This is called accusative case, which is no longer marked in English but exists at least vestigially in German. See https://en.wikipedia.org/wiki/Accusative_case, especially https://en.wikipedia.org/wiki/Accusative_case#German


Your patience with the "einen vs ein" questions is amazing. I just had to say.


What would the plural be for this sentence? Simply "Wir essen Apfel?"


Almost, but the plural of Apfel is Äpfel: Wir essen Äpfel


Thanks! Is that a typical way to make things plural -- simply by adding the umlaut? Or is that unusual?


It's one of several typical ways to form plurals in German, and related languages -- the very same sound change as English man > men, in fact.


Ah! That's a helpful way to look at it, thanks.


How can I tell if a noun is masculine, feminine, or neutral? Like if we weren't given the "einen", "ein", or "eine" for context.


the short answer is, 'you can't.' there are rules, but as in english there are a great many exceptions.

your best bet is probably to learn each noun with its article (der/die/das). you can also look it up; any dictionary worth its weight will tell you which class every noun is in.


Can someone explain to me when we use der, das and die?


All are used to mean 'the', so they don't really apply to this exercise, which is about the indefinite article translated 'a'. However, the answer to the question "Is there any reason why [noun] is Der instead of Die [or Das]?" is almost always "no". You can try to guess which nouns get which article by comparison with other languages (such as, for der Bär, Spanish el oso), but that only gets you so far, especially across different language families—note that while German Apfel is masculine, the Spanish manzana is not. Many people find they have to just learn it by memorization; your best bet may be to learn each noun with its article as a unit.

You can also look it up; any dictionary worth its weight will tell you which class every noun is in. Wikipedia's companion project Wiktionary often provides not only the grammatical gender marker but also a table showing the full declension of each noun across the various case and number options, including articles; for an example, see Apfel.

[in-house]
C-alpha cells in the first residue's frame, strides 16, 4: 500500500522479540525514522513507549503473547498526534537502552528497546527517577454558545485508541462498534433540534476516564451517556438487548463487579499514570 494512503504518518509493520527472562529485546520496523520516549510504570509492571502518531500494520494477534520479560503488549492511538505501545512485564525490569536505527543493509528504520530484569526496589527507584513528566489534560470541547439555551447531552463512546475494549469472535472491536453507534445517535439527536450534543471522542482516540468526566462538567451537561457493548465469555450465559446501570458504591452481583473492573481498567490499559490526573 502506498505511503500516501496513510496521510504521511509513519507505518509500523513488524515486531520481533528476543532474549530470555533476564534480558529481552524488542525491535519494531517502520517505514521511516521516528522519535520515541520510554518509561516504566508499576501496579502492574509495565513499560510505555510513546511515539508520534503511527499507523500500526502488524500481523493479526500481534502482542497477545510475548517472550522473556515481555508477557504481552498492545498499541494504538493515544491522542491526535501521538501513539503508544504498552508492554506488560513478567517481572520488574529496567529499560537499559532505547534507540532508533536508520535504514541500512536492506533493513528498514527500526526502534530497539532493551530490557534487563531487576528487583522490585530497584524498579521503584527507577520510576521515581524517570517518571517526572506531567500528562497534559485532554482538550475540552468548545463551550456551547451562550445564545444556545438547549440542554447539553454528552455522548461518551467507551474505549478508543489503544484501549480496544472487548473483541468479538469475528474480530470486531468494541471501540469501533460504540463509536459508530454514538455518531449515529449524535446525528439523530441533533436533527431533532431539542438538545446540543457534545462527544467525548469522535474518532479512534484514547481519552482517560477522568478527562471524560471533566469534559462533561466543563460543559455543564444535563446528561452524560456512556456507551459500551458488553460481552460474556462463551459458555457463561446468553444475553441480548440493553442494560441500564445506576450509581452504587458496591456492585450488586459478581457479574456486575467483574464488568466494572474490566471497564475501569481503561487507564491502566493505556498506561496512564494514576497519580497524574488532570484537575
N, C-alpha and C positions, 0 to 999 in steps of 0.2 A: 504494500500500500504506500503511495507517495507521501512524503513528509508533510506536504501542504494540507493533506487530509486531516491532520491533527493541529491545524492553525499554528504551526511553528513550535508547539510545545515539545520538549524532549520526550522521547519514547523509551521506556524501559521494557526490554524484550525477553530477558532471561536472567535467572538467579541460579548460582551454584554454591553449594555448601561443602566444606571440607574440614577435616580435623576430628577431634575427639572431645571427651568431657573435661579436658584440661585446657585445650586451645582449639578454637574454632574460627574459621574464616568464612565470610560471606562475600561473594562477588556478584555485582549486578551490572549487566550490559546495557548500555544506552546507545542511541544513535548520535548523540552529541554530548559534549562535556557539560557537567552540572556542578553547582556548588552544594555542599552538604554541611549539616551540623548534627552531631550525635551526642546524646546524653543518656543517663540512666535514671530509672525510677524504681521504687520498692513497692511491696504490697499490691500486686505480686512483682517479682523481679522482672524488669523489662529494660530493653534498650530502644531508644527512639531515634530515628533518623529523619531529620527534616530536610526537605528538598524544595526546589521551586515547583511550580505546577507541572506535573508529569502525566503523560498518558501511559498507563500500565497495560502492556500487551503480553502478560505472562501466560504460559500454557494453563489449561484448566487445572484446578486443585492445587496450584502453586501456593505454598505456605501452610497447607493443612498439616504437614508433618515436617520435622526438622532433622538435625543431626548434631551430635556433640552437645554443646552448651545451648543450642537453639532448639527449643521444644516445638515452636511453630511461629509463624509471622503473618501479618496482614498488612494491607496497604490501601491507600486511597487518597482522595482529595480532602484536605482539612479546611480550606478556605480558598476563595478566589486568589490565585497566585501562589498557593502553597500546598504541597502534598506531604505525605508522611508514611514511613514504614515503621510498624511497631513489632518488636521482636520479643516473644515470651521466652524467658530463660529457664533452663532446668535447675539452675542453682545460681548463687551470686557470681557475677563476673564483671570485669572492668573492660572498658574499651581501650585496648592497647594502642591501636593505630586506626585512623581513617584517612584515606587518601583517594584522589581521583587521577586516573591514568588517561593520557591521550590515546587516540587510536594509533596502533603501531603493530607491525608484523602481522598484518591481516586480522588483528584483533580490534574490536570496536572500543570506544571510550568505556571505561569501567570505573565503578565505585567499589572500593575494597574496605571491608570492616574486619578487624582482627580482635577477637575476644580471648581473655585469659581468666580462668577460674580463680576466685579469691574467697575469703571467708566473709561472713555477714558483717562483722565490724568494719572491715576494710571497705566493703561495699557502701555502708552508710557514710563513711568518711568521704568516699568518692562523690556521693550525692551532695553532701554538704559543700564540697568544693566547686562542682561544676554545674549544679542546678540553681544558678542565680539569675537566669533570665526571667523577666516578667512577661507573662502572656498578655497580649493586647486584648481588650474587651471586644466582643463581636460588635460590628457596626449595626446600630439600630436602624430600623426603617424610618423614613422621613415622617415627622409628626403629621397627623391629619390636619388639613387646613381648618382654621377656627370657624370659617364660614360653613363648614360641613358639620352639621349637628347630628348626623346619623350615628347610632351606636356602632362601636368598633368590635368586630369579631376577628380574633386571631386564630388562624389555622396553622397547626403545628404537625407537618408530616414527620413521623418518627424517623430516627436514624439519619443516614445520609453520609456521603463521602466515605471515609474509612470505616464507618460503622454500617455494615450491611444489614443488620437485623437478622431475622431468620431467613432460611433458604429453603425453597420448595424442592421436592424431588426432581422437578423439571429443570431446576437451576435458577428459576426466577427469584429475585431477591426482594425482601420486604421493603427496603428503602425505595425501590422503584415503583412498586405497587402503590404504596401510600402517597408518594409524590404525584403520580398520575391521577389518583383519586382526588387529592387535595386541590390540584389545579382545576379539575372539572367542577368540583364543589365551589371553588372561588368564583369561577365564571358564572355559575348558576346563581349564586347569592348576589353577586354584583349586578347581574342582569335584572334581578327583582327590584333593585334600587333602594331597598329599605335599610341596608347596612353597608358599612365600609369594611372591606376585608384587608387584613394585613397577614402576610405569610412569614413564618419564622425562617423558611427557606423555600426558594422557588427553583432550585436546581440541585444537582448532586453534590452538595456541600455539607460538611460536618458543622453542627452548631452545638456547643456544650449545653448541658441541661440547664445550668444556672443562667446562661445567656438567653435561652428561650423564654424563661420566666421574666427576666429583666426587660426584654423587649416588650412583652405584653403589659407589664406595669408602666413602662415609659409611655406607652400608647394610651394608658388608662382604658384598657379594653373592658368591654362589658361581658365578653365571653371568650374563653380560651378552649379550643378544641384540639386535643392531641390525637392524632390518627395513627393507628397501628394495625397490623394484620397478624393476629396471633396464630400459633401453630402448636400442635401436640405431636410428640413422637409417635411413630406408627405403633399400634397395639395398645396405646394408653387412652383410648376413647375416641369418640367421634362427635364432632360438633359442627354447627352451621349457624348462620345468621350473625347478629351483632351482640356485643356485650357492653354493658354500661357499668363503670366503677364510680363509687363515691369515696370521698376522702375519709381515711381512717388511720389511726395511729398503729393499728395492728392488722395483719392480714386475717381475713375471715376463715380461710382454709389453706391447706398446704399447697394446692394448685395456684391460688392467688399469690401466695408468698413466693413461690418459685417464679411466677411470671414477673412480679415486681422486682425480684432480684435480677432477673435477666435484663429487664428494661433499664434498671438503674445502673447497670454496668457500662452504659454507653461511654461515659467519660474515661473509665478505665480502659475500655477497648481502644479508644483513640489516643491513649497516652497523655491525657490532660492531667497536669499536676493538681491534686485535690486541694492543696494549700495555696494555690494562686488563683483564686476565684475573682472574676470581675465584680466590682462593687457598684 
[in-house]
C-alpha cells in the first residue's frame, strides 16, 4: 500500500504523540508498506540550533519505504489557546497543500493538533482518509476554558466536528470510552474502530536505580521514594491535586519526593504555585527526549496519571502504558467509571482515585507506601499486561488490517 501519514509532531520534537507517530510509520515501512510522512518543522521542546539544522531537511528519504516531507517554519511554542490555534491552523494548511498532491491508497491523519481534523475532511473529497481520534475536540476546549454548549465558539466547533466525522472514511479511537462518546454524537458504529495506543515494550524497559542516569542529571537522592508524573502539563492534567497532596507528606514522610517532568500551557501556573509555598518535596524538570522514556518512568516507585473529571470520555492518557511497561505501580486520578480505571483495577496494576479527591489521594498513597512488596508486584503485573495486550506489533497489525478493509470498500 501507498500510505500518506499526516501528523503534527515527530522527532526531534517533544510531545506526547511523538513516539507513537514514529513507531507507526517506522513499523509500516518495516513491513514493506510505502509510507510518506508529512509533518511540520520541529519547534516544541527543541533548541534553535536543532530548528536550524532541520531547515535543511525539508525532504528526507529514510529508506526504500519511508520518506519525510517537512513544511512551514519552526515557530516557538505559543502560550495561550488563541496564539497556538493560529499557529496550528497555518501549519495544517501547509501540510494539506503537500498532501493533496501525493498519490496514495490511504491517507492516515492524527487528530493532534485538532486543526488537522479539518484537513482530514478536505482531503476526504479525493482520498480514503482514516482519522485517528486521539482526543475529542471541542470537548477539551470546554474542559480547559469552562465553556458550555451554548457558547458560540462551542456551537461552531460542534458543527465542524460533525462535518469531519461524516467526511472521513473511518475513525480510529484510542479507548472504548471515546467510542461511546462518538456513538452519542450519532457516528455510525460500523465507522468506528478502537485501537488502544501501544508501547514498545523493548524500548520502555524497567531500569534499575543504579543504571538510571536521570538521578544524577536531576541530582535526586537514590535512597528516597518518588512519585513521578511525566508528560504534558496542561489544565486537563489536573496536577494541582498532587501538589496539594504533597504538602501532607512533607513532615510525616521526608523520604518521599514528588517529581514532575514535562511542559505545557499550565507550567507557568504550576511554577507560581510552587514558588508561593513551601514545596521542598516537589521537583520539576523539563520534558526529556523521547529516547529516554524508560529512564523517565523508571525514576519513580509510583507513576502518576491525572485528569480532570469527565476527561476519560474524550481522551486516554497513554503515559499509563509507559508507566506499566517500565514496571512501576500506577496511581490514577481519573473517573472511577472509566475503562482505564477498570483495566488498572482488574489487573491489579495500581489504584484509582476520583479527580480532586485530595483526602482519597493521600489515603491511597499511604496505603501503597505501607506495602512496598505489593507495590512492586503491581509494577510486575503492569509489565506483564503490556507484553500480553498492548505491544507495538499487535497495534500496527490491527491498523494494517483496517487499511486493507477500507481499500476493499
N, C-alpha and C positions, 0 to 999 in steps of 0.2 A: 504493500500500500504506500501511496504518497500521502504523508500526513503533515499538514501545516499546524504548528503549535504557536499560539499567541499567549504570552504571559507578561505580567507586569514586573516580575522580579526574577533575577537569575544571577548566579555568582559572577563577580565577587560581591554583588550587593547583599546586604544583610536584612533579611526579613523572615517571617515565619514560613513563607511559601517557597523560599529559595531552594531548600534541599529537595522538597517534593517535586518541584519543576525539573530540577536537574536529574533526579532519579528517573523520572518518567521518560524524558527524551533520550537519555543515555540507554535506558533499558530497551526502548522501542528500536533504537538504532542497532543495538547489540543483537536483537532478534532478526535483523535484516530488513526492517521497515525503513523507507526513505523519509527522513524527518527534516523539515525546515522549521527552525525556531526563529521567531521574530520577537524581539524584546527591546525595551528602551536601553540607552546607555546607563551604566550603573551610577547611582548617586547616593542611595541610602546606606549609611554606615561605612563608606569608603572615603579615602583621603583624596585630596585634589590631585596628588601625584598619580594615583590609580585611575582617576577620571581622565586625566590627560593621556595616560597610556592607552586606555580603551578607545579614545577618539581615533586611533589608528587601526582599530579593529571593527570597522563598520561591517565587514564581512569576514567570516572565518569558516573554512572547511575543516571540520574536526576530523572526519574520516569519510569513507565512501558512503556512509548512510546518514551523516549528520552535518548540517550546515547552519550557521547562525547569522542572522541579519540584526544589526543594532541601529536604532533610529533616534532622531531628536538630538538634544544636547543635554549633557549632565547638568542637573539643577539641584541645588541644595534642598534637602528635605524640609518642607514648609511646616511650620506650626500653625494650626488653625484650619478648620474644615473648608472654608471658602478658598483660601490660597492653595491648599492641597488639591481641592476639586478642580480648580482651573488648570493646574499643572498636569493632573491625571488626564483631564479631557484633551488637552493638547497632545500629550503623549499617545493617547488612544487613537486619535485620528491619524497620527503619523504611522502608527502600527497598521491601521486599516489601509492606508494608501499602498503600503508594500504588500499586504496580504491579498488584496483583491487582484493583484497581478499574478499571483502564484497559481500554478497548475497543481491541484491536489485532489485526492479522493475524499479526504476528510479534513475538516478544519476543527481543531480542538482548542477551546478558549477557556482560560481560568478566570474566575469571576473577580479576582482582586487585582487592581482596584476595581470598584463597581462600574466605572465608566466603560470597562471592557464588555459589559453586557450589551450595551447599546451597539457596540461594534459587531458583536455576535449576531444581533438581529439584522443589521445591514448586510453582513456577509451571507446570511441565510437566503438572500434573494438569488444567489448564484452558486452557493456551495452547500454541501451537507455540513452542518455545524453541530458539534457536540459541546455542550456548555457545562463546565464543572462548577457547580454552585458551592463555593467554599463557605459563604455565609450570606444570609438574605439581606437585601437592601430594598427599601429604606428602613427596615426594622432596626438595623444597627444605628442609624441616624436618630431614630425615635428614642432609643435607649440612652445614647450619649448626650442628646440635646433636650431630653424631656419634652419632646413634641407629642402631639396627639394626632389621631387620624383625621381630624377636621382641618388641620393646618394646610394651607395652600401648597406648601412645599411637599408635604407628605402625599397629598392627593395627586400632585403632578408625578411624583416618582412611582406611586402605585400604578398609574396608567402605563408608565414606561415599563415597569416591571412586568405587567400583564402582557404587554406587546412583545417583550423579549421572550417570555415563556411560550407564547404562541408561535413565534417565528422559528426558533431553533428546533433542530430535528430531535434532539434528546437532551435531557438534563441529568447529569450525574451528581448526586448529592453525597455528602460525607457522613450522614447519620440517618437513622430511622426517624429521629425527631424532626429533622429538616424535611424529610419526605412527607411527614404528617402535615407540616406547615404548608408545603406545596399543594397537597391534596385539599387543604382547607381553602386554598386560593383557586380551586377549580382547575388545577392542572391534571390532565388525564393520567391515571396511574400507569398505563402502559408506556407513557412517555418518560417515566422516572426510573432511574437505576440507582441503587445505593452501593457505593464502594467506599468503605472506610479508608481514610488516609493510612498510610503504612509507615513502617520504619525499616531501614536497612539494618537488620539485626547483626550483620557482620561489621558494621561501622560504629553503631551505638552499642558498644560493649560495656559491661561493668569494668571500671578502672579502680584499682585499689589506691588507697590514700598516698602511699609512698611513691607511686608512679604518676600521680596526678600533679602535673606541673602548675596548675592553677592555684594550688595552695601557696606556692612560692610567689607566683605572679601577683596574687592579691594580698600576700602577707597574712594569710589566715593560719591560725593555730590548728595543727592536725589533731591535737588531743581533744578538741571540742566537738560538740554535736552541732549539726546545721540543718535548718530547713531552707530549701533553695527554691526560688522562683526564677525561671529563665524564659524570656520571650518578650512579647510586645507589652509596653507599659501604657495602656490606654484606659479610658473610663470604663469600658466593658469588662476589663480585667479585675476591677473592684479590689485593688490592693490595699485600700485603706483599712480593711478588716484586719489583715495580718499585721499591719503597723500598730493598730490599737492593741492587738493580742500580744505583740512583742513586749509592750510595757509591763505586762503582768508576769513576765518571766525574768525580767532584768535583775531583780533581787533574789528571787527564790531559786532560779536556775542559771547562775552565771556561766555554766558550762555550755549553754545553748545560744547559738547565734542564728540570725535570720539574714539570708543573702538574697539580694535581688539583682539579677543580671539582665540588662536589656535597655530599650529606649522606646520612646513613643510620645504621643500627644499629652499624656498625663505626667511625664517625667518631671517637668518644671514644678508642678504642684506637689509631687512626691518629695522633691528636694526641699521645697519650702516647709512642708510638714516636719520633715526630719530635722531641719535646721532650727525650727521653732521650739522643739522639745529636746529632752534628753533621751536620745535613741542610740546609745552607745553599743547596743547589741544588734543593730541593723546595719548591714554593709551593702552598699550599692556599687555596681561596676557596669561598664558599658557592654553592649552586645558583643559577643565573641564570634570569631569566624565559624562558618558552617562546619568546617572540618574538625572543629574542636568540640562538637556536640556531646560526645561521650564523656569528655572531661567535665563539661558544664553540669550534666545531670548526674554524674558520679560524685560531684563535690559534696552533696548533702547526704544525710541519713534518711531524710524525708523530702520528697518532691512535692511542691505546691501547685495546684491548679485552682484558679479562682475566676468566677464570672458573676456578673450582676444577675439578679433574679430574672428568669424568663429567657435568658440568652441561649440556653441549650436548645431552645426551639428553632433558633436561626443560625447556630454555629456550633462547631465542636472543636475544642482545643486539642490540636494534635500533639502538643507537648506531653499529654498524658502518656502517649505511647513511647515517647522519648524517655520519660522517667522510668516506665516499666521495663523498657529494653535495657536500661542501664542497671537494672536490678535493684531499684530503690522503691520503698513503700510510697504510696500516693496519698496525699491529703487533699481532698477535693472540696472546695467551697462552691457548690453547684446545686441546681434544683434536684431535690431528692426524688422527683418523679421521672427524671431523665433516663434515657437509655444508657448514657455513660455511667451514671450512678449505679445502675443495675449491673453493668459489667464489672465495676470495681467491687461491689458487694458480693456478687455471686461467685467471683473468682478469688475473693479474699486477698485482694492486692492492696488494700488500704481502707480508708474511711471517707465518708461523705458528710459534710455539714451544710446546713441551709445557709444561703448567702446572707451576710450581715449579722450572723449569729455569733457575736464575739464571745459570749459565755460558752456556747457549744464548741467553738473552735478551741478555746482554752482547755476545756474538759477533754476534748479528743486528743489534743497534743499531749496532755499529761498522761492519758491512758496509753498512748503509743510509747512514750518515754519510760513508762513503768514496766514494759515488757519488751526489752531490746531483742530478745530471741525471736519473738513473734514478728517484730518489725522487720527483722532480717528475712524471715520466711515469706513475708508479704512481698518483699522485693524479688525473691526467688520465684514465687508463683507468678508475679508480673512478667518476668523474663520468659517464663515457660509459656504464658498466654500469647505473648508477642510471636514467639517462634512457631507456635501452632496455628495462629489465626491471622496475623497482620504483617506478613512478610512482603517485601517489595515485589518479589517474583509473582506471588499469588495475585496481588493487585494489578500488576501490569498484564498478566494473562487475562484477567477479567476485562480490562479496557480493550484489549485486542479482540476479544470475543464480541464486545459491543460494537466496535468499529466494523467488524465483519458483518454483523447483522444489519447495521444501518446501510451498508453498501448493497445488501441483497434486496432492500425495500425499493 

Wikipedia's article on German articles may be helpful for learning more about the assorted forms.


InfiniteBuffalo; thanks for all of your great Advice on the German discussion. I have lived in Germany six years and none of which i had Been incorrect on my understanding of the language. So thank you for all your help!


People care about grammar too much; if I forget to press "n" after "a", it will say I'm wrong simply because I didn't spell "an" right? Shouldn't it at least be an "almost correct" instead?


It's still incorrect.


I I thought essen was food how come it became eating ????


Essen, as a noun, is food. Essen, the verb, is the act of eating that food. Note that nouns in German are typically capitalized, which will help distinguish them, but the use of articles (das Essen, oder ein Essen -- the food, or a meal) or pronouns (Wir essen, we eat; sie essen, they are eating) will also typically be a difference.

(This is not uncommon in English either, especially among older words. An enjoyable book is often called a good read. While cats and dogs get food, livestock usually are fed feed. And so on.)


So it is qrong to say the woman eatS an apple


"The woman eats an apple." is a correct sentence in English.


So how to say, we are eating an apple..


The same way: wir essen einen Apfel.


Hi, my question is why EINEN (which i understand is masculine accusative) and not EINE (which should be the feminine accusative)? Thanks!


Because Apfel is a masculine noun in German, not a feminine one.


Thanks Mizinamo, Duolingo tells me (f) next to Apfel and that was the source of all my troubles! :D


Oh dear!

No idea why it does that -- but Apfel is definitely masculine in German.